Wednesday, January 9, 2008

Fluxus Art-Amusement, George Maciunas

To justify artists's professional, parasitic and elite status in society,
he must demonstrate artist's indispensability and exclusiveness,
he must demonstrate the dependability of audience upon him,
he must demonstrate that no one but the artist can do art.

Therefore, art must appear to be complex, pretentious, profound,
serious, intellectual, inspired, skillfull, significant, theatrical,
it must appear to be valuable as commodity so as to provide the
artist with an income.
To raise its value (artist's income and patrons profit), art is made
to appear rare, limited in quantity and therefore obtainable and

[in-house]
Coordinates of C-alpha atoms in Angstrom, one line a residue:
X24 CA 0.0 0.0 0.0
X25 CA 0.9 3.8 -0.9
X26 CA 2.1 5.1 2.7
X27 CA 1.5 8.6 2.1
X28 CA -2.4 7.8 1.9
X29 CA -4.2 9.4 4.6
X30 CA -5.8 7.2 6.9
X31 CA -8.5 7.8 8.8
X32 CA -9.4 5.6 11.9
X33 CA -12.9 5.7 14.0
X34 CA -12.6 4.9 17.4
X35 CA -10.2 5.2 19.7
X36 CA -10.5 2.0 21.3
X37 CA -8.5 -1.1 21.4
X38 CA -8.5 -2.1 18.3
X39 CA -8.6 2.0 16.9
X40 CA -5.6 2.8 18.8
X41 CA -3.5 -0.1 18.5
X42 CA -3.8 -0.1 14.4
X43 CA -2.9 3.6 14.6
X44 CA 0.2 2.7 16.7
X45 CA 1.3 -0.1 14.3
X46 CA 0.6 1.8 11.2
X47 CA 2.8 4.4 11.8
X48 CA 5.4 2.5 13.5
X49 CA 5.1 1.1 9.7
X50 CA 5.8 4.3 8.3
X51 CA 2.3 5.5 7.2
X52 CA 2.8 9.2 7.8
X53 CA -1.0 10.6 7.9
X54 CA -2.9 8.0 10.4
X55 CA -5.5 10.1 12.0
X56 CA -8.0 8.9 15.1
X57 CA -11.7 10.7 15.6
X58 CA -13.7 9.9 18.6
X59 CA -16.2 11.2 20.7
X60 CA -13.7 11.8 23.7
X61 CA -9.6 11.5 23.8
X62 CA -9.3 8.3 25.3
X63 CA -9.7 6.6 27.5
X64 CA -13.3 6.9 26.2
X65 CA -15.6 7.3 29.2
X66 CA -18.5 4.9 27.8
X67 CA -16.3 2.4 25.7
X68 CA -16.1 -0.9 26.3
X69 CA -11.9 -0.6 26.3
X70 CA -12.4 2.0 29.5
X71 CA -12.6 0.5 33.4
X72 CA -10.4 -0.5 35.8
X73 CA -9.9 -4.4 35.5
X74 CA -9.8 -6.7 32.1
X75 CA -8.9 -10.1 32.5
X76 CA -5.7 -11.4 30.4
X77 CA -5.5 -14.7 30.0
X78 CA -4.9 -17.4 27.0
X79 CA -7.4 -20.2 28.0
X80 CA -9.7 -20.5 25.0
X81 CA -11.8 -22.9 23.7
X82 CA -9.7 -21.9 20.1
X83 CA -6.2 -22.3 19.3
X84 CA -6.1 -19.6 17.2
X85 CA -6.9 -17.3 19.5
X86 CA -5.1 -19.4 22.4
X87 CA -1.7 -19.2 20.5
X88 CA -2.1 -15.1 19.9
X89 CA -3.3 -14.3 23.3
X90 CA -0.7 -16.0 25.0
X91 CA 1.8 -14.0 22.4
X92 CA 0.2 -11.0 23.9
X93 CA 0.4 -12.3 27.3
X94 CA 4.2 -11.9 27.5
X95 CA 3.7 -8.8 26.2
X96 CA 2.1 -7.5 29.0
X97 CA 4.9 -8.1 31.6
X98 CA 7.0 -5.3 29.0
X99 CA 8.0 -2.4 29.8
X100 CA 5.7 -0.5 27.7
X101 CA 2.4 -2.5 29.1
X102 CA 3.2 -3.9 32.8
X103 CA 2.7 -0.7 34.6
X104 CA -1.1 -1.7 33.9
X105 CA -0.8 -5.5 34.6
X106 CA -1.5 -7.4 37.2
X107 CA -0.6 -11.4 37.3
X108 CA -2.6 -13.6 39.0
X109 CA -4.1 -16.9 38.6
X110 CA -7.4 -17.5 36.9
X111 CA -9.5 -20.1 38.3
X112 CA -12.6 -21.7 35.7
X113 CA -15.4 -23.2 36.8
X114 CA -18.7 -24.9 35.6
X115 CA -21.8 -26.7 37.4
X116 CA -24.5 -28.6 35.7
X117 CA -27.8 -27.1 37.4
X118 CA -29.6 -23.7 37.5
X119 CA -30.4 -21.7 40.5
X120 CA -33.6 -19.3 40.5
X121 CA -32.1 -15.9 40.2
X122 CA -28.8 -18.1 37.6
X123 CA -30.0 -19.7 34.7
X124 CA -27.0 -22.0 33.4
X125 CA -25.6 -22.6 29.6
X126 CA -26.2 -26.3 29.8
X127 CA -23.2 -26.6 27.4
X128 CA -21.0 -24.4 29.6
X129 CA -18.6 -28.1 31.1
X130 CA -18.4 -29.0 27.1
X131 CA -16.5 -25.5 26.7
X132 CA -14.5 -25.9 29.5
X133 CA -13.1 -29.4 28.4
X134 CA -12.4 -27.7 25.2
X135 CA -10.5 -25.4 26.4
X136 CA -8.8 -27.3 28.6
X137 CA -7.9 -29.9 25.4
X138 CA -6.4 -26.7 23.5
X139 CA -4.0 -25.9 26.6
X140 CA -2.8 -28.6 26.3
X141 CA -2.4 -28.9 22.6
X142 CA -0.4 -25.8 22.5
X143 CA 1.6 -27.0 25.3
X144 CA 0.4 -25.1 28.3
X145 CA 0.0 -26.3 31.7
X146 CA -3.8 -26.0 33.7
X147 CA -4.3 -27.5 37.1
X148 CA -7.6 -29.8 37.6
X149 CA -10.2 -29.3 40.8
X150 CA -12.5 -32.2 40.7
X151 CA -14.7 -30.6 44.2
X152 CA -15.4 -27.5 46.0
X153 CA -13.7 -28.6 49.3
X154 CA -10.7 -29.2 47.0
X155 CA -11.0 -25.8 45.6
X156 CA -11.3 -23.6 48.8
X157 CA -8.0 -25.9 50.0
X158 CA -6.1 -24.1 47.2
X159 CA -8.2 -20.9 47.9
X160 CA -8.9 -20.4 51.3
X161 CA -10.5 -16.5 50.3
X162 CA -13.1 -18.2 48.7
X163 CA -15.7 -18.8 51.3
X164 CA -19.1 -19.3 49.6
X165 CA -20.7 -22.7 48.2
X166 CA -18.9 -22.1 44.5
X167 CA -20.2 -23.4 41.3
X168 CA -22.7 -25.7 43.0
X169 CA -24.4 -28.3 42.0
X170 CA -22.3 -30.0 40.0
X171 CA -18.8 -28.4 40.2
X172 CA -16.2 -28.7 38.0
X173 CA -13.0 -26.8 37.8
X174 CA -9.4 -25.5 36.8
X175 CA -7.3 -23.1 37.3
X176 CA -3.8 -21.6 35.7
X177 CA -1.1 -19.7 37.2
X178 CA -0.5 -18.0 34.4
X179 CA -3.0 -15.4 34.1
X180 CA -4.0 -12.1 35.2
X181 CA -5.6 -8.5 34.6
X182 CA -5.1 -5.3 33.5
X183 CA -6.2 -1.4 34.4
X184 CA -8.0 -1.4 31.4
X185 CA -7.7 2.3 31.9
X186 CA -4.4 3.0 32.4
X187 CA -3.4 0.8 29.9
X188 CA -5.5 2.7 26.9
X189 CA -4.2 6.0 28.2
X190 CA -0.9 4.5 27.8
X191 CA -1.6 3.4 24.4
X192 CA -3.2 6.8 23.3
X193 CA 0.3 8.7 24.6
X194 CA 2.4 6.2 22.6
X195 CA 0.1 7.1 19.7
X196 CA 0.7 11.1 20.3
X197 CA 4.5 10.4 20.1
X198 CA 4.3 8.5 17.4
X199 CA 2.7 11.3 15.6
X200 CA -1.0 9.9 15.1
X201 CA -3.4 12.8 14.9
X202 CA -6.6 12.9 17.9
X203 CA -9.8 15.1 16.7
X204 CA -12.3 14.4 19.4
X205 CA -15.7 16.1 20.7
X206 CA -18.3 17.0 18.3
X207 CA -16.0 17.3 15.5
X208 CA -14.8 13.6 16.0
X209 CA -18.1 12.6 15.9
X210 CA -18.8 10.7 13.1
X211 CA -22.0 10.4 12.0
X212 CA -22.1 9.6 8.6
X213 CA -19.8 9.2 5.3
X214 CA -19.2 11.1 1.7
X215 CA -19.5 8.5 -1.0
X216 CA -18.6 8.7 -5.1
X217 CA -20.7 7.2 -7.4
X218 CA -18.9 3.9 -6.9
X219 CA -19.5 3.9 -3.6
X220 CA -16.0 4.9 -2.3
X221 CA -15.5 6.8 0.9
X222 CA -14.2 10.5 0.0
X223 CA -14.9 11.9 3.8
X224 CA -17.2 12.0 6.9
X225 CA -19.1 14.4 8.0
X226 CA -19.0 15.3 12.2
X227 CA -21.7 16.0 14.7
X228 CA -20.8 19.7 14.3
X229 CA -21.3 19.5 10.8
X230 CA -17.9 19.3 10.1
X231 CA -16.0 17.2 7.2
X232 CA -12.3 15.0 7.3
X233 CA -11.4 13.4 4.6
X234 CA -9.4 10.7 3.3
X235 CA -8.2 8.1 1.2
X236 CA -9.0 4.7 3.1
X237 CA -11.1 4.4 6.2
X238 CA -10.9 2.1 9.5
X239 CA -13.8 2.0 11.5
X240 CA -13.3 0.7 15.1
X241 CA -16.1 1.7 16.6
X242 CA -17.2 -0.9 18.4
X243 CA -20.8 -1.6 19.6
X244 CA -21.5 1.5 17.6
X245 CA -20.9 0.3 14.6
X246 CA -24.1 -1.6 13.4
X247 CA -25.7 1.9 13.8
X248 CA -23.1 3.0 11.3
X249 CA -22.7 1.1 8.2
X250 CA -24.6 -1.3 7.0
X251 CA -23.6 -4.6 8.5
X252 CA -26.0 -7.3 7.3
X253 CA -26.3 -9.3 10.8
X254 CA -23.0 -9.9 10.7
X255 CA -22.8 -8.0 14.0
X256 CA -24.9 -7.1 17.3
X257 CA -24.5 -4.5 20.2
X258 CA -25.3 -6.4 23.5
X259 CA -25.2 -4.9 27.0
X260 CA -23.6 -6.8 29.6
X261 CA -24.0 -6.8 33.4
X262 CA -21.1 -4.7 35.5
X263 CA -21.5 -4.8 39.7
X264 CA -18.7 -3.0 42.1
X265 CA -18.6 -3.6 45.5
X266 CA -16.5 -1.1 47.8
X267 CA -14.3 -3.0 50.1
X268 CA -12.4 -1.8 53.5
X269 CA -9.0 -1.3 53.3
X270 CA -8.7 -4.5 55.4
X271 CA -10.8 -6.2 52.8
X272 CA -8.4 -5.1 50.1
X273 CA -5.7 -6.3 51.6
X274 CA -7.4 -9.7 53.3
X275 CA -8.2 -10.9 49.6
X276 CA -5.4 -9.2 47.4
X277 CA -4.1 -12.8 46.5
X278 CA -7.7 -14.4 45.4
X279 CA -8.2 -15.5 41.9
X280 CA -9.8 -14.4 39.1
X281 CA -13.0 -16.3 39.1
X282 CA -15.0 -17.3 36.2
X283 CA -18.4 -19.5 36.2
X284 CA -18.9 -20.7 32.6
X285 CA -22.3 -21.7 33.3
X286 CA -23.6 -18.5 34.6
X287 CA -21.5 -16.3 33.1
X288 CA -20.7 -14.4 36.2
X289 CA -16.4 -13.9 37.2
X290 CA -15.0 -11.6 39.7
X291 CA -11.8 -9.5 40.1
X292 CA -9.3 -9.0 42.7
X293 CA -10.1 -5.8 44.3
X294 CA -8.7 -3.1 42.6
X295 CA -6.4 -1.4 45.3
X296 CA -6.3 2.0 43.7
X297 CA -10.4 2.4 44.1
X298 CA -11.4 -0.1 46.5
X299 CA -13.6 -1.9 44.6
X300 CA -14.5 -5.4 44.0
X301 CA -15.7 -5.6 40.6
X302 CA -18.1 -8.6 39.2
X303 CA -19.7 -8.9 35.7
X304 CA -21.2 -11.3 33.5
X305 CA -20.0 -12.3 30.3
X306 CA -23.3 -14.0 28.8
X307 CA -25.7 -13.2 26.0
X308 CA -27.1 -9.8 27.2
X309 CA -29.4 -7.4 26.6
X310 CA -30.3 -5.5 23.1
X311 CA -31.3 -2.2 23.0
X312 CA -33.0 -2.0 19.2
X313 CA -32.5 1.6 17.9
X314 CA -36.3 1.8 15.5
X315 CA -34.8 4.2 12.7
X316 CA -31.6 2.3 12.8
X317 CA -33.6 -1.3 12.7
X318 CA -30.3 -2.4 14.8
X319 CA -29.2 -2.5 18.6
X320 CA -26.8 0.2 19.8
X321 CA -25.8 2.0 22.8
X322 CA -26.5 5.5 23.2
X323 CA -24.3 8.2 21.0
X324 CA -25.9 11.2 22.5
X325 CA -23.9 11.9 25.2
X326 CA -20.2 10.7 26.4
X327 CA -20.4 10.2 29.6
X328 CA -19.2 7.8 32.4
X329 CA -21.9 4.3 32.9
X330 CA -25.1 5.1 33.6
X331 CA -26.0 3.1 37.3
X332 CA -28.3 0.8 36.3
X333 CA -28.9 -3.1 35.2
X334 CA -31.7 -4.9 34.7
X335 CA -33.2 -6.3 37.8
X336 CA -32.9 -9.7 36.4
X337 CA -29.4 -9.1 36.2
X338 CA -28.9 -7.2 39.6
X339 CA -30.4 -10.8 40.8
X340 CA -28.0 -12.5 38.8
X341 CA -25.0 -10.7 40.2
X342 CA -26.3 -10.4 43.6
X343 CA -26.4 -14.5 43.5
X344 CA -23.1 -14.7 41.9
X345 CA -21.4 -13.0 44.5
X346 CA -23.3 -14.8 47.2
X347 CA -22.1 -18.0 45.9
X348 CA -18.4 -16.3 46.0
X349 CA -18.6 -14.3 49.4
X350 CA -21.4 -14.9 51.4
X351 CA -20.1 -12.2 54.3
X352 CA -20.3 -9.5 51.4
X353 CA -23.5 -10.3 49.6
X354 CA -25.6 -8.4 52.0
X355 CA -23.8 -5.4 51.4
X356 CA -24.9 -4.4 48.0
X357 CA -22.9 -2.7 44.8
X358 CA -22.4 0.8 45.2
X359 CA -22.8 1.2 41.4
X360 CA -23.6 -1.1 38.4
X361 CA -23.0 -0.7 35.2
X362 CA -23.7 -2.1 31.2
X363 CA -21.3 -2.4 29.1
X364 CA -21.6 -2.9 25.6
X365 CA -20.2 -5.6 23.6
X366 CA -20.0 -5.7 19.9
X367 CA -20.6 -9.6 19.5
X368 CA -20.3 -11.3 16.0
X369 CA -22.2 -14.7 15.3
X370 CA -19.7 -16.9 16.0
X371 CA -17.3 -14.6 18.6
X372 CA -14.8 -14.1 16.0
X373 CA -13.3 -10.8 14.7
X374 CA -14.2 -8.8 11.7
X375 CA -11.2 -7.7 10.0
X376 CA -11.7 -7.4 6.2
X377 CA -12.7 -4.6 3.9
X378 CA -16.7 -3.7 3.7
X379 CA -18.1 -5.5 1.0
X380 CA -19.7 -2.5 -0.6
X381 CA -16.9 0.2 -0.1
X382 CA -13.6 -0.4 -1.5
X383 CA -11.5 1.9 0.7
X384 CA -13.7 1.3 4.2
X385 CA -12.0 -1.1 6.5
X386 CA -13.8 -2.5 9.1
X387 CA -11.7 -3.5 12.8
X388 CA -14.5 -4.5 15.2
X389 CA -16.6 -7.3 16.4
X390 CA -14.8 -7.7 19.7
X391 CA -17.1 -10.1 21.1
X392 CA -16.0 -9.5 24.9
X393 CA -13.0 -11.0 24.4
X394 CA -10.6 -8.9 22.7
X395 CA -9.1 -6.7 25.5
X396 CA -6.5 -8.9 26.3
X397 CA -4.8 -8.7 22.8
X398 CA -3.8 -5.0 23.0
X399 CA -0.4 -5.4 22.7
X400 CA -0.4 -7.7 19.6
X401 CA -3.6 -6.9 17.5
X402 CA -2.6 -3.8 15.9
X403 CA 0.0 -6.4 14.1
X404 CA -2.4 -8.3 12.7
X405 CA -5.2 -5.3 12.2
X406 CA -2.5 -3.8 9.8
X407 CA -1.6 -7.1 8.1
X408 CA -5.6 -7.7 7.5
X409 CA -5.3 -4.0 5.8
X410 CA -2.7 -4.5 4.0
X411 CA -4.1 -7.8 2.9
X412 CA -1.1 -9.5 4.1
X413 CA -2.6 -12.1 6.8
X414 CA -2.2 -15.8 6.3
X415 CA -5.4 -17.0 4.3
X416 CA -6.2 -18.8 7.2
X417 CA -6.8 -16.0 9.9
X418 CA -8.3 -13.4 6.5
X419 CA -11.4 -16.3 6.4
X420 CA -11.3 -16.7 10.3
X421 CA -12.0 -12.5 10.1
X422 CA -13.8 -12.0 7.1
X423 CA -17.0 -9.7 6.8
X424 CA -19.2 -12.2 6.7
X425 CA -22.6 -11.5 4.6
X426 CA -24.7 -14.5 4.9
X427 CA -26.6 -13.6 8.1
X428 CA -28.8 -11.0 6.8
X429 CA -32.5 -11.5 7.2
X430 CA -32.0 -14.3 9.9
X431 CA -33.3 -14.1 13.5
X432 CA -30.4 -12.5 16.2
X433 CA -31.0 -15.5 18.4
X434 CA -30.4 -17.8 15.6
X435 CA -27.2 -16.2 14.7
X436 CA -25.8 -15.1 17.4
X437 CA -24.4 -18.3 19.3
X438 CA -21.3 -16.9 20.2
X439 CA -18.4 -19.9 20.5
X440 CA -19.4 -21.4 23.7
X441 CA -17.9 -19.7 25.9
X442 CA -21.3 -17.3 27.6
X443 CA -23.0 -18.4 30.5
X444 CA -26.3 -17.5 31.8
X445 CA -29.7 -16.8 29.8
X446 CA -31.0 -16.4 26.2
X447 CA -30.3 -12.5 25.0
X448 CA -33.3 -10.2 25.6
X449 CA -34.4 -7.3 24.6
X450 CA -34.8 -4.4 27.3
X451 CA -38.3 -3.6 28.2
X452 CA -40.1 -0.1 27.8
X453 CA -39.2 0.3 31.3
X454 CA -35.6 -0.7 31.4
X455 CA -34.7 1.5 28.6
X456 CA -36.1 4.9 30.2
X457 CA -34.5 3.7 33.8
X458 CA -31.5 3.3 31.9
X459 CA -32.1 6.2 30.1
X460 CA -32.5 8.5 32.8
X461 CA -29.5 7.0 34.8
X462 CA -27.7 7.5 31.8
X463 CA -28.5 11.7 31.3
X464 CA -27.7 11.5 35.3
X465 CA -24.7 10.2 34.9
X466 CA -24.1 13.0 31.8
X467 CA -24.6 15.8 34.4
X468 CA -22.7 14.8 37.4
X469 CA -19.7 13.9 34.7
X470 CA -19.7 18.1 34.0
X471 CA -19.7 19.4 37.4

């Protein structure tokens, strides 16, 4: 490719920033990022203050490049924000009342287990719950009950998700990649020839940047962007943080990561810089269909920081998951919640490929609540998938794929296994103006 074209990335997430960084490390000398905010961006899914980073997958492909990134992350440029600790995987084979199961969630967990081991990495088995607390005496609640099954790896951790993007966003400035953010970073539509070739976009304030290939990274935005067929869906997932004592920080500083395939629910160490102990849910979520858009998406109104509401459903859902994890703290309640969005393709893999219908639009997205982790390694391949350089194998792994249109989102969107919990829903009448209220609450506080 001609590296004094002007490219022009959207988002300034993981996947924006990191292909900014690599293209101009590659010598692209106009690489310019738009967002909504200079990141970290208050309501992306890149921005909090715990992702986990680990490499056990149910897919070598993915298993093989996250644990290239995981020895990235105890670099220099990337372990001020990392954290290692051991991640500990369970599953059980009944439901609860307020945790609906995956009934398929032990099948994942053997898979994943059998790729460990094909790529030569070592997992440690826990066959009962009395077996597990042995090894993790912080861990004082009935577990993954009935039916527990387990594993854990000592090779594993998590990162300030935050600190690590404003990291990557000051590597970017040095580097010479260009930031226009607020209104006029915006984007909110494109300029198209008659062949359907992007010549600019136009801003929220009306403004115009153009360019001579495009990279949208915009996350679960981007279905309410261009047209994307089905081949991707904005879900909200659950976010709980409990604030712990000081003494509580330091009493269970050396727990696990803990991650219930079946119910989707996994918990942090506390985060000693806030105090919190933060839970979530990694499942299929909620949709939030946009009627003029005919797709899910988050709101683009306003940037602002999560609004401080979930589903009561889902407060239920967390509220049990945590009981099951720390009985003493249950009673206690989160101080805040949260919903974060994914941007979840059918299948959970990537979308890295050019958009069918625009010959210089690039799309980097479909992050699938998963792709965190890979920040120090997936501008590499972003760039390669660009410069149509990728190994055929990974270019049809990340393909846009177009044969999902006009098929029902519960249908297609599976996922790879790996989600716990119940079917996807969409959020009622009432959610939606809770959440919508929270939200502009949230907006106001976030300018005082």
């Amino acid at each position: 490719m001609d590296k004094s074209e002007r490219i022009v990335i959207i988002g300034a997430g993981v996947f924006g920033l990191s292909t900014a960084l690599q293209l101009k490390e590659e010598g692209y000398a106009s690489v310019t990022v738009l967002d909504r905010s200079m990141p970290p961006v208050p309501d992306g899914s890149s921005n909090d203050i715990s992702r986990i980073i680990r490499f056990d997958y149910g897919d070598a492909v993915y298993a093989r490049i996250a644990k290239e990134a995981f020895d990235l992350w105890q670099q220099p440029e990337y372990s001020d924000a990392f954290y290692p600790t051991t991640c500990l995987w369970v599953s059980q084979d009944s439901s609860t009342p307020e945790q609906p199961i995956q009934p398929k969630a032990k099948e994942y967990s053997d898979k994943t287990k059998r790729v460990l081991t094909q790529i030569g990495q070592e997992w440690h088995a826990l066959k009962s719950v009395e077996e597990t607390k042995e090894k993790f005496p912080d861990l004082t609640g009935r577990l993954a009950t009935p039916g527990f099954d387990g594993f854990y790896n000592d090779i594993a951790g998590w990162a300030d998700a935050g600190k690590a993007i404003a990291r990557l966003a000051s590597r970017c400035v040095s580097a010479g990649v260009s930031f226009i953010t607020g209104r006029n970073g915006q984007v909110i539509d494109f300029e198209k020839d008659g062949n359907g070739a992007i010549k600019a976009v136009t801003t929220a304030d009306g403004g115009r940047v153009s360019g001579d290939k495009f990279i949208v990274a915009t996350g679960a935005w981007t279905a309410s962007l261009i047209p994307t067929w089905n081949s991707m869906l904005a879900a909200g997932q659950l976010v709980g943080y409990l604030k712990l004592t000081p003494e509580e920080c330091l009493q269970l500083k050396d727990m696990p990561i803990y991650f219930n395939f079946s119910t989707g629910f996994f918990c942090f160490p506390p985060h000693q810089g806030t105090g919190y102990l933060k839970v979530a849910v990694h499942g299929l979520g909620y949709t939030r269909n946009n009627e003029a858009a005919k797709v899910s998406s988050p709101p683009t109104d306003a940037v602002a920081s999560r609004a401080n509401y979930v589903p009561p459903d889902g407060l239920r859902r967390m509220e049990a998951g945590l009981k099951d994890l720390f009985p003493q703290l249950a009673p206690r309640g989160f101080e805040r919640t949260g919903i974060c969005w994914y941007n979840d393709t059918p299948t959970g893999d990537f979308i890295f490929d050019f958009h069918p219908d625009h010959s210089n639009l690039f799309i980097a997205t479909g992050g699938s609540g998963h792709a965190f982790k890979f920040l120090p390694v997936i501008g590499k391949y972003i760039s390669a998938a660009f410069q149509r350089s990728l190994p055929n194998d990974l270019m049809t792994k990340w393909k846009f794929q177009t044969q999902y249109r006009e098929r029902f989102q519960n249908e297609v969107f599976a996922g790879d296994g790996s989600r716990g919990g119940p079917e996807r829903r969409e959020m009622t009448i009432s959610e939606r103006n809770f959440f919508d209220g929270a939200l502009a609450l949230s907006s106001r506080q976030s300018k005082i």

accessible only to the social elite and institutions.

To establish artist's nonprofessional status in society,
he must demonstrate artist's dispensability and inclusiveness,
he must demonstrate the selfsufficiency of the audience,
he must demonstrate that anything can be art and anyone can do it.

Therefore, art-amusement must be simple, amusing, unpretentious,
concerned with insignificances, require no skill or countless
rehearsals, have no commodity or institutional value.

The value of art-amusement must be lowered by making it unlimited,
massproduced, obtainable by all and eventually produced by all.

Fluxus art-amusement is the rear-guard without any pretention to urge
to participate in the competition of "one upmanship with the avant-garde.
it strives for the monostructural and nontheatrical qualities of simple
natural event, a game or a gag. It is the fusion of Spike Jones, Vaudeville,
gag, children's games and Duchamp.

1 comment:

//preston noon// said...